By Michael Hurley, CBS Boston
BOSTON (CBS) -- It's early in the Tuukka Rask 2.0 Era for the Boston Bruins, but the results have been discouraging thus far.
Rask fell to 2-2 in his four starts since rejoining the Bruins this month with a 5-3 loss to the Ducks on Monday night. Rask allowed five goals on just 27 shots faced, sinking Boston's chances in what ended up as just the Bruins' third loss of the month.
Never one to shy away from a bad performance, Rask spoke with the media after the game and matter-of-factly explained his level of play.
"Obviously," Rask said, "I haven't been good enough."
Monday's performance dropped his save percentage to a grisly .844, with his goals-against average climbing to 4.29. He's allowed five goals in two of his starts -- one of which lasted just one period, as he gave up five goals on 12 shots in a blowout loss to Carolina -- and two goals apiece in his other two starts.
Linus Ullmark hasn't been much better than Rask, posting an .882 save percentage in three appearances since Rask returned to the ice. Jeremy Swayman, who got bumped down to Providence to make room for Rask, is 2-1-0 with a .920 save percentage and 2.02 GAA in three AHL starts.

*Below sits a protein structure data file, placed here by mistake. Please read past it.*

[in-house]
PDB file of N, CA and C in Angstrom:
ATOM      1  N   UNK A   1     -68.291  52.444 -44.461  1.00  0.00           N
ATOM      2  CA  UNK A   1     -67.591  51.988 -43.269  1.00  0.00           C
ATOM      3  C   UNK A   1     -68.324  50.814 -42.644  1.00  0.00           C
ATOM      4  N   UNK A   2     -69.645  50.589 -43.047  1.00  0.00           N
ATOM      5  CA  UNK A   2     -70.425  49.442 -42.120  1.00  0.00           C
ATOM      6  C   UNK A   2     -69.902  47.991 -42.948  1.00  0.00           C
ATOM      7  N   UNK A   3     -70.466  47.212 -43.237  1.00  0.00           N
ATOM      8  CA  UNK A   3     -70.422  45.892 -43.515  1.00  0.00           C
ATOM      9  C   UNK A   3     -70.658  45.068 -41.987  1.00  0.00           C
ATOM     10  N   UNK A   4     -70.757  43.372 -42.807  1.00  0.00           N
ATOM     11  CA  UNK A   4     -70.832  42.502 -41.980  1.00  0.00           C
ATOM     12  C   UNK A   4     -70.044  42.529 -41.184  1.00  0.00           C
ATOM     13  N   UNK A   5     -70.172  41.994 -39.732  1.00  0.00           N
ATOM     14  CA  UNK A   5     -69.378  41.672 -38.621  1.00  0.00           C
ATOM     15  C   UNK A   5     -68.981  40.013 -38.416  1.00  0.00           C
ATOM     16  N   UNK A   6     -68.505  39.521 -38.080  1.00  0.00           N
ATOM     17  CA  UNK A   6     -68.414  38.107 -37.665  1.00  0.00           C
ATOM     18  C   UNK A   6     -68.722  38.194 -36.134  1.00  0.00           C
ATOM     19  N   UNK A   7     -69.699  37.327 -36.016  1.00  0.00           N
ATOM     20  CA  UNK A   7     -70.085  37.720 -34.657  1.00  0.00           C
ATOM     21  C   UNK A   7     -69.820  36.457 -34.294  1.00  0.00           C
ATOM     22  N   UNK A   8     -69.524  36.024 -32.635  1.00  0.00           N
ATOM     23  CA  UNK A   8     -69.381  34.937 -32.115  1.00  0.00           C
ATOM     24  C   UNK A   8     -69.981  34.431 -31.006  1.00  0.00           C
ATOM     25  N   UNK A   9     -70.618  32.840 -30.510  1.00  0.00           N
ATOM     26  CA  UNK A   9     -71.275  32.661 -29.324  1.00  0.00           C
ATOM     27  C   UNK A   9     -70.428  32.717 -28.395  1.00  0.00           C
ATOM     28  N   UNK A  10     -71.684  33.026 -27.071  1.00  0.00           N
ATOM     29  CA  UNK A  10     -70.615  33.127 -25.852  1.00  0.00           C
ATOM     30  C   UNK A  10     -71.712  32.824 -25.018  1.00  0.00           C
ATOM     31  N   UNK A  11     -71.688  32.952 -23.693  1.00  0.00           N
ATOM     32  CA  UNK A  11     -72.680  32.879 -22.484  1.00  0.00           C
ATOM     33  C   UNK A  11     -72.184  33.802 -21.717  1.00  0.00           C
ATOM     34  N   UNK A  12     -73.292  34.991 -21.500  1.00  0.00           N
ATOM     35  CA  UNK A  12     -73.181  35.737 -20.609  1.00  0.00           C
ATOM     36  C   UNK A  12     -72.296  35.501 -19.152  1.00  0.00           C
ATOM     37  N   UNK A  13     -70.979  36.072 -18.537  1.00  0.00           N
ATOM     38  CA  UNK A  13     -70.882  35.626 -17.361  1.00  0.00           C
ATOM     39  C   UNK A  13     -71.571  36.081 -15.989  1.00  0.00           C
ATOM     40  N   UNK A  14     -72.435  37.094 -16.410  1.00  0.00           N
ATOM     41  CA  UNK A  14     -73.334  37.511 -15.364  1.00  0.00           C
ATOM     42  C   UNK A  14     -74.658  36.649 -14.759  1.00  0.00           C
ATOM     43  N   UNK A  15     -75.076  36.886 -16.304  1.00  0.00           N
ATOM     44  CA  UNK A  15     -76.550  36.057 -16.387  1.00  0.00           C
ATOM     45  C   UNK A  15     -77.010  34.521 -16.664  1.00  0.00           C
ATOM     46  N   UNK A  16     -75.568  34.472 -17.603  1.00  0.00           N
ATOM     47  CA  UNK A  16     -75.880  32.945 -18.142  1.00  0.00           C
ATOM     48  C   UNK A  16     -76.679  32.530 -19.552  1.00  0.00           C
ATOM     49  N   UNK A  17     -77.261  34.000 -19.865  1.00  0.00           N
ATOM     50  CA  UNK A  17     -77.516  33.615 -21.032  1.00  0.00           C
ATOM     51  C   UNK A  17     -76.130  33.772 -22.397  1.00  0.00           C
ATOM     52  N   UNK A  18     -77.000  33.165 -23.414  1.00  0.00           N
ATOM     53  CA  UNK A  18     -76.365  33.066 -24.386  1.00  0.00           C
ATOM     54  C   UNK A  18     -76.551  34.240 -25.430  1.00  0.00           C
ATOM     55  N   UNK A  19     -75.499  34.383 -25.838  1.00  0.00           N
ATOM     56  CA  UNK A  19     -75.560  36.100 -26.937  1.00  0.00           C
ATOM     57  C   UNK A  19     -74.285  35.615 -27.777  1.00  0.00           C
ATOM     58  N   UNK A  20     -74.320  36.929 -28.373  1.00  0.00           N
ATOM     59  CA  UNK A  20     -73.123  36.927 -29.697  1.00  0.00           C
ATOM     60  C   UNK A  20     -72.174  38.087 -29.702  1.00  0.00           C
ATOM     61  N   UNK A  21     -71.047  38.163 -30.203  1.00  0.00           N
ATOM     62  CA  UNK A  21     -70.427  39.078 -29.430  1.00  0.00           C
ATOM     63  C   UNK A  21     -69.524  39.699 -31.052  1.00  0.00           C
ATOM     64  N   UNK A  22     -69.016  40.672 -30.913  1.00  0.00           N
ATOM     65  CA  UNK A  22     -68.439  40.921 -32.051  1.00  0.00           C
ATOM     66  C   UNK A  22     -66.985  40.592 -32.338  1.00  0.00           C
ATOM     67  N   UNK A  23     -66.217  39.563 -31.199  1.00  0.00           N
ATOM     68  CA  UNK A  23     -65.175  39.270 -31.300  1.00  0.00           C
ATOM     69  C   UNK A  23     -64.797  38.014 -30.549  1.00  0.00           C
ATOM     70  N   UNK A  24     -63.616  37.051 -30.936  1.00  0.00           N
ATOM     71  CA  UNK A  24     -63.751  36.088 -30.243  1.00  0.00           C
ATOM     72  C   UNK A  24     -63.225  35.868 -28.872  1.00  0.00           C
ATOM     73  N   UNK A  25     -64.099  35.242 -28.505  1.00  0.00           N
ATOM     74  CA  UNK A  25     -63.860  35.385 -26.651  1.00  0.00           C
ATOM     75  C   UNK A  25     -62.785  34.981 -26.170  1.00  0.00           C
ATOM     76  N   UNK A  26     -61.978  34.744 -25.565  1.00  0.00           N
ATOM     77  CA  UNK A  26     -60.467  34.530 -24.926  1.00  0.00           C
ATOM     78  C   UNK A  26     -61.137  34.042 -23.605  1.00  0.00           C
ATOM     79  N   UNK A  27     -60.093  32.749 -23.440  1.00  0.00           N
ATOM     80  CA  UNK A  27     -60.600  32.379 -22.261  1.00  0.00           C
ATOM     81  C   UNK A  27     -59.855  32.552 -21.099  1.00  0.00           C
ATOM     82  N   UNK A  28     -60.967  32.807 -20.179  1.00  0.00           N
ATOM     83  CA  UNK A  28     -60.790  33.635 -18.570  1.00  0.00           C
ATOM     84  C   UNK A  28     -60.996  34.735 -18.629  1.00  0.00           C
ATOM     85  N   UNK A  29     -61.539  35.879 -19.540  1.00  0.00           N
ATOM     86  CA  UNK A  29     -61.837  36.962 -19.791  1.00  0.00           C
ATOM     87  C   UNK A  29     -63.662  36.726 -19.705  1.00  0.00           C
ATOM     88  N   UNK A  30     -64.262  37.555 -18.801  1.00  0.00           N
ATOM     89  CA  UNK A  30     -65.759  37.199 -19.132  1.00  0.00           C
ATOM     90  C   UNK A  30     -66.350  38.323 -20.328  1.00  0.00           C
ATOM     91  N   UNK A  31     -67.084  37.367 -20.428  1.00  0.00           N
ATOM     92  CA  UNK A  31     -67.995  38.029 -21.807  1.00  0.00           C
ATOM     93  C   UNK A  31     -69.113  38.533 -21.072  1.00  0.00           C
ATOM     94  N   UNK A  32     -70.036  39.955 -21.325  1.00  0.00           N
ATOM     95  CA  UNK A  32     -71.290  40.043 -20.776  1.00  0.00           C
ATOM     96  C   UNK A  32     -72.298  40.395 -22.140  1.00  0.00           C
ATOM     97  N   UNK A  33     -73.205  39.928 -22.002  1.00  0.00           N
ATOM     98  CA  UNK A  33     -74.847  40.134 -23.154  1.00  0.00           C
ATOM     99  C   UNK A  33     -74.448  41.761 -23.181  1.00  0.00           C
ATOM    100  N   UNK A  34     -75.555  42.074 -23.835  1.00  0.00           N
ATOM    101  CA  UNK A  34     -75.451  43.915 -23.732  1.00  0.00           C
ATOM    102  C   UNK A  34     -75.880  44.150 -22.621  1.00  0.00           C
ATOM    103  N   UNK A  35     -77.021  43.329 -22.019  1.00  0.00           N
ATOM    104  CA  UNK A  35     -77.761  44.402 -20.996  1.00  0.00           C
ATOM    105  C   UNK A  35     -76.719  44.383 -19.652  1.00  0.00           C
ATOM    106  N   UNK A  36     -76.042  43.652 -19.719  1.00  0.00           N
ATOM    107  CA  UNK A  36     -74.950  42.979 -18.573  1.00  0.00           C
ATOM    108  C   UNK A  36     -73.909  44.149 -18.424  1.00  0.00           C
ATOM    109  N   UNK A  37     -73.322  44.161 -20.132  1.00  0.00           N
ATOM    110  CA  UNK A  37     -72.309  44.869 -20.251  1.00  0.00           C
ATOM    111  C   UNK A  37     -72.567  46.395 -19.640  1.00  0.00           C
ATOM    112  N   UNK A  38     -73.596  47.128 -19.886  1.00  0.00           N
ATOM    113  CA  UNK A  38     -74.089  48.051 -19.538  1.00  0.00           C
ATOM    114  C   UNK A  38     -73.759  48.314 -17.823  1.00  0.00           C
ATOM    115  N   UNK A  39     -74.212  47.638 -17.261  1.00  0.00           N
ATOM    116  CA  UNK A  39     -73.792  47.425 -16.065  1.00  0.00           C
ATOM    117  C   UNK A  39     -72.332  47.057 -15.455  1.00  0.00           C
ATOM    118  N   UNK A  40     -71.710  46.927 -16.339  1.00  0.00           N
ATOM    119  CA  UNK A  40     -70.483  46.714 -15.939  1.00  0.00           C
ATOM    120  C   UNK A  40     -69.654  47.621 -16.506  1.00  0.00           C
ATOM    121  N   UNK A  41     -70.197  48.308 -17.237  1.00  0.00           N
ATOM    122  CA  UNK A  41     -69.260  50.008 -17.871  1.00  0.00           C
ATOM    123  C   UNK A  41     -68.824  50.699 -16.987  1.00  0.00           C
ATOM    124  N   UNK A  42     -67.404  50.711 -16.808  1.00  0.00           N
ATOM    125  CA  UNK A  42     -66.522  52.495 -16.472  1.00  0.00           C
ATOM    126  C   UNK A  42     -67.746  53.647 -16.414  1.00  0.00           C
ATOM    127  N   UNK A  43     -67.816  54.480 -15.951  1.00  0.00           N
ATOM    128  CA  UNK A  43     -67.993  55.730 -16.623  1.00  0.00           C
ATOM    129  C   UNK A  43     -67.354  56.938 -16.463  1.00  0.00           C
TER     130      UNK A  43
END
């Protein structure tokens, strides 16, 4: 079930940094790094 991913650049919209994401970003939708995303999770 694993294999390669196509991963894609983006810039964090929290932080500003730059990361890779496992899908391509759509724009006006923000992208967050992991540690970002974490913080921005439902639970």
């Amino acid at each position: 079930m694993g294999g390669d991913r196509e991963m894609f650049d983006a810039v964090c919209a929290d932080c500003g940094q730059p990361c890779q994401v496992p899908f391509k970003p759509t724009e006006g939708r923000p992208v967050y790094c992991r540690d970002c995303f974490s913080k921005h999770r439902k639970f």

Rask was of course unable to get his AHL warmup action in due to COVID cancellations, and the Bruins surely expected some rust in the short term. Still, Rask's performances thus far have likely fallen short of even those tempered expectations.
"Well he's not where he needs to be. I mean, that's evident," head coach Bruce Cassidy said. "We weren't sure he would be this early, either. I think you need seven or eight probably starts. ... Certainly needed a few more saves if we were gonna win tonight, but again, he'll need more starts and then we have to evaluate it."
Any goaltender will obviously allow pucks to get past him, but the Ducks' second goal -- which came off a shorthanded net drive that didn't even generate a real shot on net -- certainly stood out as one that neither Rask nor the Bruins can accept.
On that goal, which put the Bruins behind 2-0, Rask said he let his stick get out of position.
"Just a terrible goal," Rask said.
As for specific areas where Rask knows he needs to improve, he said his depth in the crease has been off and that his puck tracking is "not as sharp as it should be." He said the schedule doesn't provide too much opportunity to simulate game situations in practice, and he also said he understands that the team doesn't "have the luxury of throwing games away" while he gets up to speed.
But the veteran of 668 NHL games expressed confidence that he'll get where he needs to be.
"It's gonna come. I gotta work on it," Rask said. "The only way you can do it is by playing. ... I need to be sharp every time I go out there, and that's my job to find it. It's not easy. I've just gotta work on it, and game in, game out, find that consistency. I'm trying to help the team get some wins."
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